Honouring Our Stories: the digital storytelling process

Honouring Our Stories

The month of March and beginning of April was focused on our intensive digital storytelling workshop process, facilitated by Emmy Pantin and Jennifer LaFontaine who work collaboratively as Community Story Strategies.

Women participants came together weekly for story circle and the workshops, while the police participants immersed over the course of 4, back-to-back days to complete a digital story.

What is a digital story?

  • A digital story is a 2-5 minute video featuring pictures, visual art, text, video, and music as a way to share in first person narrative.
  • Digital storytelling brings together first person perspective and uses media/technology to educate and inform the public.

It is a huge accomplishment that 9 women survivors and 8 police participants took part in this challenging and unique process.

In particular, the resilience, courage, and commitment to the creative process that the women survivors of sexual violence stood out. Despite the ups and downs, finding ways to balance work, family, school, personal healing work, and unexpected changes in life– the participants worked very hard to be present and participate. The space created for deep listening, reflection, and sharing has been a powerful process of finding more language to express oneself and to talk about experiences of sexual violence. Each person’s experience is different and only participants can speak about what the process is like. However, I noticed that there were many moments that each person found they could relate to one another.

A silkscreened poster printed by survivor participants. A statement by survivors.

 

The narratives of police participants offer a glimpse into what it is like to be in a role to respond and intervene against violence, and how trauma affects them after they take off the uniform and go home.

The lack of a feeling of closure is a common thing expressed by some women survivors of sexual violence and some of the police participants, for example.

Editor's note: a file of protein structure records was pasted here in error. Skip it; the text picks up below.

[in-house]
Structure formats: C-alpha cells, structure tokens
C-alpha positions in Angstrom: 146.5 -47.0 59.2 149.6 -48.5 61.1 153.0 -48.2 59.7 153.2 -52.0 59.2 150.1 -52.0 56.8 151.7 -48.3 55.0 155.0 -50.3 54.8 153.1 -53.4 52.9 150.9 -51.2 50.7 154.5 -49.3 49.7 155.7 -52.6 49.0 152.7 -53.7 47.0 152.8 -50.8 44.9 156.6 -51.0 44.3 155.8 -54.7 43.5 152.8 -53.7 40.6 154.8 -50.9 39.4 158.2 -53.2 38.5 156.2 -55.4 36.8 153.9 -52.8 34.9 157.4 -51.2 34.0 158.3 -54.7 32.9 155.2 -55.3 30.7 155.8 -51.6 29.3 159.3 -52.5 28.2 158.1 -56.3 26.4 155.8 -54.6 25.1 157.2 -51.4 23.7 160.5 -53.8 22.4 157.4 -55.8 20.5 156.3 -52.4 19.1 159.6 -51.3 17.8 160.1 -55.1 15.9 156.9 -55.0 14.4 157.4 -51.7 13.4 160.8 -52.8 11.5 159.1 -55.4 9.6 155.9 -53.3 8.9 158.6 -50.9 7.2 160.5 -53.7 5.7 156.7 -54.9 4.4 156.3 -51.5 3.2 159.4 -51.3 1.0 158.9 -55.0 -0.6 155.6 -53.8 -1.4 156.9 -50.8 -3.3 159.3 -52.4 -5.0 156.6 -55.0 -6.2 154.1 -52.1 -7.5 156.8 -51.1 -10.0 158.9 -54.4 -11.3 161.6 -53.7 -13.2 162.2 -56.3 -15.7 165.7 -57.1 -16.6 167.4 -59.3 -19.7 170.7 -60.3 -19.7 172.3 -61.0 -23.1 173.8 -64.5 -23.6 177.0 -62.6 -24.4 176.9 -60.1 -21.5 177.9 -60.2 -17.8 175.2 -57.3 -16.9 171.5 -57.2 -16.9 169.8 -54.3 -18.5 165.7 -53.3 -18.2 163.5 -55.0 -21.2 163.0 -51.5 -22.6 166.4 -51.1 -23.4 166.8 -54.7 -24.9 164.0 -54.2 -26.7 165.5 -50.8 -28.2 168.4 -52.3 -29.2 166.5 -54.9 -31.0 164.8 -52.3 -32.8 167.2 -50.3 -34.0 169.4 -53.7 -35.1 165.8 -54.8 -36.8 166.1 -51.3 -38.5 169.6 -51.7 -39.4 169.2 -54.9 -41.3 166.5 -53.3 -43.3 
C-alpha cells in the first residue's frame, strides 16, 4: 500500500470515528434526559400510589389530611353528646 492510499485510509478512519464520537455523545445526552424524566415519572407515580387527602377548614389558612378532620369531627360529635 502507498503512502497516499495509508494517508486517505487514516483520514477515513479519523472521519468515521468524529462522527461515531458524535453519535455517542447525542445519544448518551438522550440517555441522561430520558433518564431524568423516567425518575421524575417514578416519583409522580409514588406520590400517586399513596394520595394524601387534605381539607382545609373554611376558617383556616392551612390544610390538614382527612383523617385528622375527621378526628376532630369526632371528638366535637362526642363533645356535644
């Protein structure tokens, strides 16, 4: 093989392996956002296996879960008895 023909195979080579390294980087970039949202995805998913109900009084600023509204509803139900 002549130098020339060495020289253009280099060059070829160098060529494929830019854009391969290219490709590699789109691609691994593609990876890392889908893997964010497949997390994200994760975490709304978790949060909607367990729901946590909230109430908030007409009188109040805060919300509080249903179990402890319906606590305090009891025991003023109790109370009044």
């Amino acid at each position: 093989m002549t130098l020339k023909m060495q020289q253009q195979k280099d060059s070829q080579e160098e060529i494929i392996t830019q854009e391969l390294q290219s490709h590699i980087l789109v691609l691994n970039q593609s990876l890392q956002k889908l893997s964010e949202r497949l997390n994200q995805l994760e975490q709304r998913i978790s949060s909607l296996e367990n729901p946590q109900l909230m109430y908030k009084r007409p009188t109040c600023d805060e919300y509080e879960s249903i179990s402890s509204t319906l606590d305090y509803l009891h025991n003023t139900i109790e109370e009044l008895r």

A digital story always has the structure of a beginning, middle and an end. A resolution.

With the medium of a digital story, the most important sound is the individual’s voice.

Deep breath in

                                             deep breatho u t.

Emmy Pantin and Jennifer LaFontaine shared their own digital stories with us too. They shared their professionalism, skill in facilitation, teaching, making technology accessible, and created a supportive space for learning and sharing with elder Brenda Mason. The participants each have different abilities when it comes to technology, and it was exciting to see folks teach each other, ask questions, and work collaboratively.

Spending time with folks and being part of this creative process so far is eye-opening to see and gain a deeper understanding of the ways in which sexual violence impacts the women survivors of sexual violence, and the police as part of a larger system with a role to address this in our community.

Now, comes the next steps… we move into finding a way of deeper dialogue

If you are a survivor of sexual violence, please know that:

you are not alone.

it’s not your fault.

you are enough.

you are loved.

We Believe Survivors | Posters silk-screened and installed in a window display as part of Definitely Superior Art Gallery’s Urban Infill: Art in the Core Exhibition.

Thank you especially to our participants, artists, our collaborative partners, the child-care workers at Our Kids Count, and everyone who has helped us to come together for the first part and phase of our project.

in solidarity,

-j.chung

Check out previous blog entries:

How do we talk to each other?
We Believe Survivors
Bringing together two worlds
Healing is non-linear

#HonouringOurStories #WeBelieveSurvivors

Funding for this work was provided by It’s Never Okay: Ontario’s Action Plan to Stop Sexual Violence and Harassment 

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